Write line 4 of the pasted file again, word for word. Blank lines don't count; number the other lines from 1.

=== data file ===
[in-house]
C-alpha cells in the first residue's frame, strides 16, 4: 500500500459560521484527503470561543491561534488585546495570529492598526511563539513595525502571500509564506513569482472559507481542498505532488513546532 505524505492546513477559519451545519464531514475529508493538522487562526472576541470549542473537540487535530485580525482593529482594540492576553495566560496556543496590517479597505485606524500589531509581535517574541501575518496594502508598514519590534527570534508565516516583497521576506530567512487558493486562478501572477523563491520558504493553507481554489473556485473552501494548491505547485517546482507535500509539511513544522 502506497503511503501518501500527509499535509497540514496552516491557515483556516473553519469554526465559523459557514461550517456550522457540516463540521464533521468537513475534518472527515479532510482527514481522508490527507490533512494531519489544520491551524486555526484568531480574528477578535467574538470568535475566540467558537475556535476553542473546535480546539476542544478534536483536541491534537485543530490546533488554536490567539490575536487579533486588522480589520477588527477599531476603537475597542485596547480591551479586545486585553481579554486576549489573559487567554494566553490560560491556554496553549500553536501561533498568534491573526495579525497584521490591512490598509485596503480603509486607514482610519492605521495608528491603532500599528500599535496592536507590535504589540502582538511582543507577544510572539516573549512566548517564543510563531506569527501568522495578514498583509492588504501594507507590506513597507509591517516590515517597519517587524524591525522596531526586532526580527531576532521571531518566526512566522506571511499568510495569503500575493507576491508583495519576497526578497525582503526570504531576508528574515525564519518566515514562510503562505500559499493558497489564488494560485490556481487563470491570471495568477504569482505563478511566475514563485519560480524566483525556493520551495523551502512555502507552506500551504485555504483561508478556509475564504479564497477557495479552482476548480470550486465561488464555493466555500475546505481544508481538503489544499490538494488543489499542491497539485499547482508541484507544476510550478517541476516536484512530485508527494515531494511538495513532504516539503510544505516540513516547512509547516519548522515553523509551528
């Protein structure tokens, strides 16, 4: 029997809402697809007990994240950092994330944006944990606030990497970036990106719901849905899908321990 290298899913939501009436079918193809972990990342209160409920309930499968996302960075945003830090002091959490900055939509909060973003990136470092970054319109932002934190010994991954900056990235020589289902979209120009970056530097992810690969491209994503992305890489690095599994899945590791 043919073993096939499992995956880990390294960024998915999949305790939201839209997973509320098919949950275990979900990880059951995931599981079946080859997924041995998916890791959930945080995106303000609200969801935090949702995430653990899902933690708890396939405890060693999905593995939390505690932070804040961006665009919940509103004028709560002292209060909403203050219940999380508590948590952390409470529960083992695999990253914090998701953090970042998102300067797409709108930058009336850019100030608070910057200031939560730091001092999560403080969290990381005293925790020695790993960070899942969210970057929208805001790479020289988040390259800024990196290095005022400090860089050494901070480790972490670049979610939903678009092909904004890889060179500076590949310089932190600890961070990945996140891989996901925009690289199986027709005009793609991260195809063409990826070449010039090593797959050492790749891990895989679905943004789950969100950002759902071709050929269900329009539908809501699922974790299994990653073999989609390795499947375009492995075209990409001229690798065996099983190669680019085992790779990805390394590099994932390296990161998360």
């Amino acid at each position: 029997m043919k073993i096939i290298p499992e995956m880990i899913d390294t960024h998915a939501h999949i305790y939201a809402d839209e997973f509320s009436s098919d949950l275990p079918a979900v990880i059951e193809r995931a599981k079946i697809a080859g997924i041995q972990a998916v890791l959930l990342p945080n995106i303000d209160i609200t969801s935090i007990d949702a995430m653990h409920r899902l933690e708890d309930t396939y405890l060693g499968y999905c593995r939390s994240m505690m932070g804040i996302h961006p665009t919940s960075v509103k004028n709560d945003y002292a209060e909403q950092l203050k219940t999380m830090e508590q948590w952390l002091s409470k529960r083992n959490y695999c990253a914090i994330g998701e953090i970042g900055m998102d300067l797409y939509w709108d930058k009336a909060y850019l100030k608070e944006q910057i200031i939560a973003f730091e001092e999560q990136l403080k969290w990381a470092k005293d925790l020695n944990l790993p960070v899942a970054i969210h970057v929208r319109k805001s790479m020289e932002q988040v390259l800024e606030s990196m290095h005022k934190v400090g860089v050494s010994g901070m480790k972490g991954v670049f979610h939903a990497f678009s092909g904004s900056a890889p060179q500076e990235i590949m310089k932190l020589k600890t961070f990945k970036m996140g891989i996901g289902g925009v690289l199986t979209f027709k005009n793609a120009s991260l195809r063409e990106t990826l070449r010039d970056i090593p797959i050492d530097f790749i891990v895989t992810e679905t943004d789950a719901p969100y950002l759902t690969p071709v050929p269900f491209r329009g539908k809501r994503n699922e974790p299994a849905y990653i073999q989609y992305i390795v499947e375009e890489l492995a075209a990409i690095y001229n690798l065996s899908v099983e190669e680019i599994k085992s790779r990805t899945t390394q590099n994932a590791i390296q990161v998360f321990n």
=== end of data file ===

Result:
């Amino acid at each position: 029997m043919k073993i096939i290298p499992e995956m880990i899913d390294t960024h998915a939501h999949i305790y939201a809402d839209e997973f509320s009436s098919d949950l275990p079918a979900v990880i059951e193809r995931a599981k079946i697809a080859g997924i041995q972990a998916v890791l959930l990342p945080n995106i303000d209160i609200t969801s935090i007990d949702a995430m653990h409920r899902l933690e708890d309930t396939y405890l060693g499968y999905c593995r939390s994240m505690m932070g804040i996302h961006p665009t919940s960075v509103k004028n709560d945003y002292a209060e909403q950092l203050k219940t999380m830090e508590q948590w952390l002091s409470k529960r083992n959490y695999c990253a914090i994330g998701e953090i970042g900055m998102d300067l797409y939509w709108d930058k009336a909060y850019l100030k608070e944006q910057i200031i939560a973003f730091e001092e999560q990136l403080k969290w990381a470092k005293d925790l020695n944990l790993p960070v899942a970054i969210h970057v929208r319109k805001s790479m020289e932002q988040v390259l800024e606030s990196m290095h005022k934190v400090g860089v050494s010994g901070m480790k972490g991954v670049f979610h939903a990497f678009s092909g904004s900056a890889p060179q500076e990235i590949m310089k932190l020589k600890t961070f990945k970036m996140g891989i996901g289902g925009v690289l199986t979209f027709k005009n793609a120009s991260l195809r063409e990106t990826l070449r010039d970056i090593p797959i050492d530097f790749i891990v895989t992810e679905t943004d789950a719901p969100y950002l759902t690969p071709v050929p269900f491209r329009g539908k809501r994503n699922e974790p299994a849905y990653i073999q989609y992305i390795v499947e375009e890489l492995a075209a990409i690095y001229n690798l065996s899908v099983e190669e680019i599994k085992s790779r990805t899945t390394q590099n994932a590791i390296q990161v998360f321990n």